North Asheville residents told members of City Council that they don’t want to play chicken with cars anymore when they walk or bike in their neighborhood. Speaking at Council's Aug. 30 community meeting, held at UNCA's Wilma Sherrill Center, residents cited problems with narrow roads, lack of sidewalks and other safety concerns.
“The sidewalks along Merrimon [Avenue] are either nonexistent or largely not safe," resident Billie Buie told the six Council members and about 40 fellow residents who attended the meeting (Mayor Terry Bellamy was absent). Buie, who has helped coordinate efforts to improve walkability along Merrimon, called the route a “big, messy and busy corridor."
Some sections of the thoroughfare are marked by "little foot trails" in the grass, showing where pedestrians try to avoid oncoming traffic, she reported.
Merrimon's nearly three-mile length isn't the only problem corridor. Resident Deborah Pirie reported that Charlotte Street could use some new and improved sidewalks too. Like Buie, she has been involved in helping local business owners, city staff and fellow residents find ways to improve the situation. Part of that effort included a survey sent to residents in three Charlotte Street neighborhoods, Pirie explained.
Eighty people responded to the survey, with 64 percent reporting they did not feel safe walking along Charlotte Street, she noted.
The stretch from Edwin Place to Interstate 240 is a particular problem. That section of Charlotte Street is “a four-lane road [with] two rather narrow sidewalks on either side," said Pirie. To make matters worse: "On one side, utility poles march down the center of the sidewalk," she added.
That's a safety problem, Buie said, reporting that she has witnessed similar challenges on Merrimon Avenue, where people in wheelchairs or pushing a stroller must venture into roadways to get around such obstacles.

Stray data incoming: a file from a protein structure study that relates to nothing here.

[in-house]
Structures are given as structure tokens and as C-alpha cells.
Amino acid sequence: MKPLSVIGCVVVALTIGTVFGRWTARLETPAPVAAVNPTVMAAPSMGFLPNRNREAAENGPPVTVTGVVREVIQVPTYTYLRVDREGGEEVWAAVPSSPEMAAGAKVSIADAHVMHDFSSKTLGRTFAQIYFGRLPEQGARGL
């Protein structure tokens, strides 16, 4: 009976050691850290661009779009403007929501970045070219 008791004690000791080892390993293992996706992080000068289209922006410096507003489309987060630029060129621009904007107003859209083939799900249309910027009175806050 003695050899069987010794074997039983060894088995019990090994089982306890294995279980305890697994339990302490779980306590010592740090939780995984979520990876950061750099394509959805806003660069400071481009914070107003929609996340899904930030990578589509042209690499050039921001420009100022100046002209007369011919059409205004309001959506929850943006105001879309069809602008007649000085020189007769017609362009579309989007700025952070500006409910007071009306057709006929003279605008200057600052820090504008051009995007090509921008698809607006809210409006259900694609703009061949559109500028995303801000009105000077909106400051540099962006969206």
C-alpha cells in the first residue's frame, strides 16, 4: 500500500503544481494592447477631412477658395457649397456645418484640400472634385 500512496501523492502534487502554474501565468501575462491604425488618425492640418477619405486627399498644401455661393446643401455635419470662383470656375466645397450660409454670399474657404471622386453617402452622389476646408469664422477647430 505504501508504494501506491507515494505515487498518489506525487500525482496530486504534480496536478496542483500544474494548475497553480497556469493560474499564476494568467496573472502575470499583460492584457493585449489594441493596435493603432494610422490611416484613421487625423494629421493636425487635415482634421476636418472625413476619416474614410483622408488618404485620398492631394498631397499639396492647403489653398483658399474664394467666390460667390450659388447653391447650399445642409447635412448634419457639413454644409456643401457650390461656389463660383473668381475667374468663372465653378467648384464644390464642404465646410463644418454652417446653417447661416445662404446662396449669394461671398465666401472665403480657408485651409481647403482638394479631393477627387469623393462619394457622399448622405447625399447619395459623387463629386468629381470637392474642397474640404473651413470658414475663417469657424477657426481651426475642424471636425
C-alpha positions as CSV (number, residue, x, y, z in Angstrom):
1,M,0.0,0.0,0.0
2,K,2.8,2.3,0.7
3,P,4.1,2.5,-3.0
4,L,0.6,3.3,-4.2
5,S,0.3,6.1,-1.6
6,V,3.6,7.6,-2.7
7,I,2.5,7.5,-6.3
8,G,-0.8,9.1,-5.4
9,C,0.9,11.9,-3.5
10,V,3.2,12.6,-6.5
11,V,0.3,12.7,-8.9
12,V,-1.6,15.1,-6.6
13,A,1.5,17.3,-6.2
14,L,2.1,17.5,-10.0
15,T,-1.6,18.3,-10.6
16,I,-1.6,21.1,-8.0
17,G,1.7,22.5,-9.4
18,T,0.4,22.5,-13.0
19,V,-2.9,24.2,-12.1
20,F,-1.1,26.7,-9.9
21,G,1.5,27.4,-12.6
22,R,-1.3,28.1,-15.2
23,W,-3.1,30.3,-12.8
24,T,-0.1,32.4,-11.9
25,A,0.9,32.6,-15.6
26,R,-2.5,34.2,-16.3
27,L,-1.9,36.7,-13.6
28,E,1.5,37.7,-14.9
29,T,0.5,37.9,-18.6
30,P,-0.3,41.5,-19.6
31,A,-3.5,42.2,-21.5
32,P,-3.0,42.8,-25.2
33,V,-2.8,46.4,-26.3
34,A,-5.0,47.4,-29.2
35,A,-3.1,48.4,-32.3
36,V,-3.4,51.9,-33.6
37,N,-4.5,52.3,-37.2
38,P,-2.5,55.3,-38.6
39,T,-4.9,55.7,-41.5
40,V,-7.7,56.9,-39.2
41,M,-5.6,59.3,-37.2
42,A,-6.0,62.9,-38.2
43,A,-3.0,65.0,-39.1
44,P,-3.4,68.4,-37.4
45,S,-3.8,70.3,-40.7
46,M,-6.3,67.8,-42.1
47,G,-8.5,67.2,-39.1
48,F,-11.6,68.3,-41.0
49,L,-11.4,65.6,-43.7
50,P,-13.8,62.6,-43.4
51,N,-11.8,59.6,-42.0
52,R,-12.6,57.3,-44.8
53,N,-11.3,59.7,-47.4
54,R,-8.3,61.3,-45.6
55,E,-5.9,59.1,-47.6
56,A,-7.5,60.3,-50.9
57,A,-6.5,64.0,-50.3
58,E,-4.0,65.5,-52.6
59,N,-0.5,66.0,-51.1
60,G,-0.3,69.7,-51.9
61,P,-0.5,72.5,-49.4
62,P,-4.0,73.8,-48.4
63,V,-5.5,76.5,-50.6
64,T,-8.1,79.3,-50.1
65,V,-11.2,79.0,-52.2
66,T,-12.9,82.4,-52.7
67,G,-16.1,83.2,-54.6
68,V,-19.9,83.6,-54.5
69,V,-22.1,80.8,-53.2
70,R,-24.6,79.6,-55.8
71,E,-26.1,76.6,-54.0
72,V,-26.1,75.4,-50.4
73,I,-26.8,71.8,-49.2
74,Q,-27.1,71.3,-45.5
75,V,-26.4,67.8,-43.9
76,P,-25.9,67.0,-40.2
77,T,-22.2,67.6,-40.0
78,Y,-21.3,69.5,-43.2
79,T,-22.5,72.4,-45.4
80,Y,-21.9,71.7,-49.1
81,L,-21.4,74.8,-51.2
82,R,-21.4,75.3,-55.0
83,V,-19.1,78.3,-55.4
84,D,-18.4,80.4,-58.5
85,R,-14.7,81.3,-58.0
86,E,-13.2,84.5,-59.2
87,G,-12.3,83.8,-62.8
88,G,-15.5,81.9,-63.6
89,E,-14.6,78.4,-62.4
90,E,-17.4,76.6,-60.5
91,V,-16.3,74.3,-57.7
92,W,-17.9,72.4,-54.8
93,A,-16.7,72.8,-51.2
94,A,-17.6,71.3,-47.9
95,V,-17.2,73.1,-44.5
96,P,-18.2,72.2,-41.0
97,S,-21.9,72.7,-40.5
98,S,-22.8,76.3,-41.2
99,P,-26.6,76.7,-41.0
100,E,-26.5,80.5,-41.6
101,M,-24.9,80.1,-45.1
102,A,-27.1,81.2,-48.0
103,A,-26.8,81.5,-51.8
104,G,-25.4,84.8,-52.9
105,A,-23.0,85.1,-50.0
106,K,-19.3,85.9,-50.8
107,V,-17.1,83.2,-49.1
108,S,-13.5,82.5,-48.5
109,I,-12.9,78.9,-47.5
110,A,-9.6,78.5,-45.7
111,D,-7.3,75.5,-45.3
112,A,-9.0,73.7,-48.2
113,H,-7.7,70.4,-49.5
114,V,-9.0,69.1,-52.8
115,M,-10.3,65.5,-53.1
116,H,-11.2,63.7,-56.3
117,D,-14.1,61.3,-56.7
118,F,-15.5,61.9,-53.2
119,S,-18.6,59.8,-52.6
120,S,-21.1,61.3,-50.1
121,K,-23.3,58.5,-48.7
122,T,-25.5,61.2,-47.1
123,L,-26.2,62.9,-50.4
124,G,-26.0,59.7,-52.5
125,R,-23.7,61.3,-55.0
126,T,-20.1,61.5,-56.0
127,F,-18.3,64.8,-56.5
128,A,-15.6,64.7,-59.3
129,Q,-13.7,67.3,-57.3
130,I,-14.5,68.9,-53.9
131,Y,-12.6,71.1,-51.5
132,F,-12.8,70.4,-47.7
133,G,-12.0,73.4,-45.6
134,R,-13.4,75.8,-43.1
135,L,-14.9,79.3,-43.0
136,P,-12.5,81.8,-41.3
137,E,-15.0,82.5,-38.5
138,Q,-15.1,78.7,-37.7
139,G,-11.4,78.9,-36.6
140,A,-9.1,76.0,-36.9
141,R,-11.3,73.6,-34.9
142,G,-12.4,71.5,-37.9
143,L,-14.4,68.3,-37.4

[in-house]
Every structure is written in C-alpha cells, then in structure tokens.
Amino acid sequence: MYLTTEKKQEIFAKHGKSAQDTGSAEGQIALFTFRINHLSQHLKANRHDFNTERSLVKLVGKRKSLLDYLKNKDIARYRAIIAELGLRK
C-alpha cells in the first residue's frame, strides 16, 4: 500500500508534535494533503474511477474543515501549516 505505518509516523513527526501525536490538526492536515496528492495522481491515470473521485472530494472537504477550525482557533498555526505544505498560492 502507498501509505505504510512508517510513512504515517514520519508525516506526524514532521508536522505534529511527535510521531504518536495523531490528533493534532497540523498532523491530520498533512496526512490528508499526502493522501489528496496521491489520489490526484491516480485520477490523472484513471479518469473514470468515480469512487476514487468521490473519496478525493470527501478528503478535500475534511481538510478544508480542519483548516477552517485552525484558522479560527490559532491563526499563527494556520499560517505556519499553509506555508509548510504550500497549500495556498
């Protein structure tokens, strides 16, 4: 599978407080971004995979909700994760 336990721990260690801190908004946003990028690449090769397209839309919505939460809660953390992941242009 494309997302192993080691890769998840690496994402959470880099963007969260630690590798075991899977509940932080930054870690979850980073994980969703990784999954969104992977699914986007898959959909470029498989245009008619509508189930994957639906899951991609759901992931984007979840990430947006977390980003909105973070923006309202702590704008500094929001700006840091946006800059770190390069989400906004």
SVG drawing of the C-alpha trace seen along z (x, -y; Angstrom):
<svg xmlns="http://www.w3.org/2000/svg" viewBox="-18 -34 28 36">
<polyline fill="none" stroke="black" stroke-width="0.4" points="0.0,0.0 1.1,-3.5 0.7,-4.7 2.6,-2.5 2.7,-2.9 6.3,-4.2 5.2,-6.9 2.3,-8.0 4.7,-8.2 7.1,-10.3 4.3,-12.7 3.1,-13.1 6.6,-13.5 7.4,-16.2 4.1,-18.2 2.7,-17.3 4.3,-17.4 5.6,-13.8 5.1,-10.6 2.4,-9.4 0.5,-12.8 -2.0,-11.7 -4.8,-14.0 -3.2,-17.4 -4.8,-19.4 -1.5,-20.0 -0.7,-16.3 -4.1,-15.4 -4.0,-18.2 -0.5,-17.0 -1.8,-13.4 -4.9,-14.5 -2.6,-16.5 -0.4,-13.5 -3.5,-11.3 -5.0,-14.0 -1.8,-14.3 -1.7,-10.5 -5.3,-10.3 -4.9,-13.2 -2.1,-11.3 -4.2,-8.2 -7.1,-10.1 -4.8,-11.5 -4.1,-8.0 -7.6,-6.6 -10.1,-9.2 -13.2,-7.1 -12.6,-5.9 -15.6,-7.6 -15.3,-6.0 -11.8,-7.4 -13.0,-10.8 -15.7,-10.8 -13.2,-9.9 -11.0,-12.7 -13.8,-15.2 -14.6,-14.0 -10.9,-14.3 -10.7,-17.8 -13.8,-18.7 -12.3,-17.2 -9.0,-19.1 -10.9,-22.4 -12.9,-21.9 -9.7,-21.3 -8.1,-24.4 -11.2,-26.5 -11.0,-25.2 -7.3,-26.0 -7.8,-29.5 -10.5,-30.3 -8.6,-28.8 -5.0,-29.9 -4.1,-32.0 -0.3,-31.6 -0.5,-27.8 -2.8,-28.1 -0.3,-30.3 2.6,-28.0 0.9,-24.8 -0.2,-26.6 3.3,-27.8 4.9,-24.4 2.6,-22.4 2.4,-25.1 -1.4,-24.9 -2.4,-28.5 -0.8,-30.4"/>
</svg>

Asked what could be done, Asheville Transportation Department Director Ken Putnam noted plans to implement a permit policy that would require the utility companies to notify the city when repairing a pole or replacing it.
For now, utility companies are only required to file a permit when they plan on setting a new pole, but not when they need to replace one, Asheville Public Works Director Cathy Ball explained.
Lakeshore Drive also lacks much-needed sidewalks, perhaps more so than the area's two major routes, north Asheville resident Kelly Wolfe told Council. “I have two children, and I literally have to stroll them in the middle of the street,” she said. “We actually have to get in our car and drive a quarter of a mile to walk around the lake.”
After listening to similar comments and questions, Council member Esther Manheimer acknowledged that sidewalks are a citywide need. She recalled a community meeting that took place this time last year in east Asheville: Held at Groce United Methodist Church’s Asbury Hall, the Aug. 31 meeting attracted more than 300 people, and the fire marshal had to turn away about 150 once the hall reached full capacity. The hot topics of the day were sidewalks and pedestrian safety, primarily along Tunnel Road (See “Whose Side Are You On?” Sept. 8, 2010, Xpress.)
In response to the concerns raised then, the city worked with residents and the North Carolina Department of Transportation to develop a plan and get the funding for some new sidewalks.
Council member Gordon Smith remarked, “This year during our capital improvement project budget, I believe that we doubled the amount of money that we’re going to be putting towards construction on new sidewalks and also increase the maintenance on our existing sidewalks.”
Still, putting in new sidewalks is an expensive and complex endeavor, Council members Jan Davis and Manheimer noted, particularly in these tough economic times. Plans must take into account the gas, water and fiber-optic lines that often run beneath existing sidewalks or where new ones need to go.
Sidewalks must also adhere to specific guidelines set by the Americans with Disabilities Act, which requires that paths be wide enough for wheelchairs and built with materials suitable for them, Putnam added. For example, though less expensive than asphalt, gravel would not be an acceptable material.
And the whole process takes time, said Council member Bill Russell, noting the additional challenge of north Asheville's topography.
But it’s time that Council members are willing to take, Smith assured residents. “We are doing everything we can, within the budget constraints that we have, to be able to address what is in my view a core responsibility of government.”
— Mary Caitlin Byrd is a UNCA journalism student.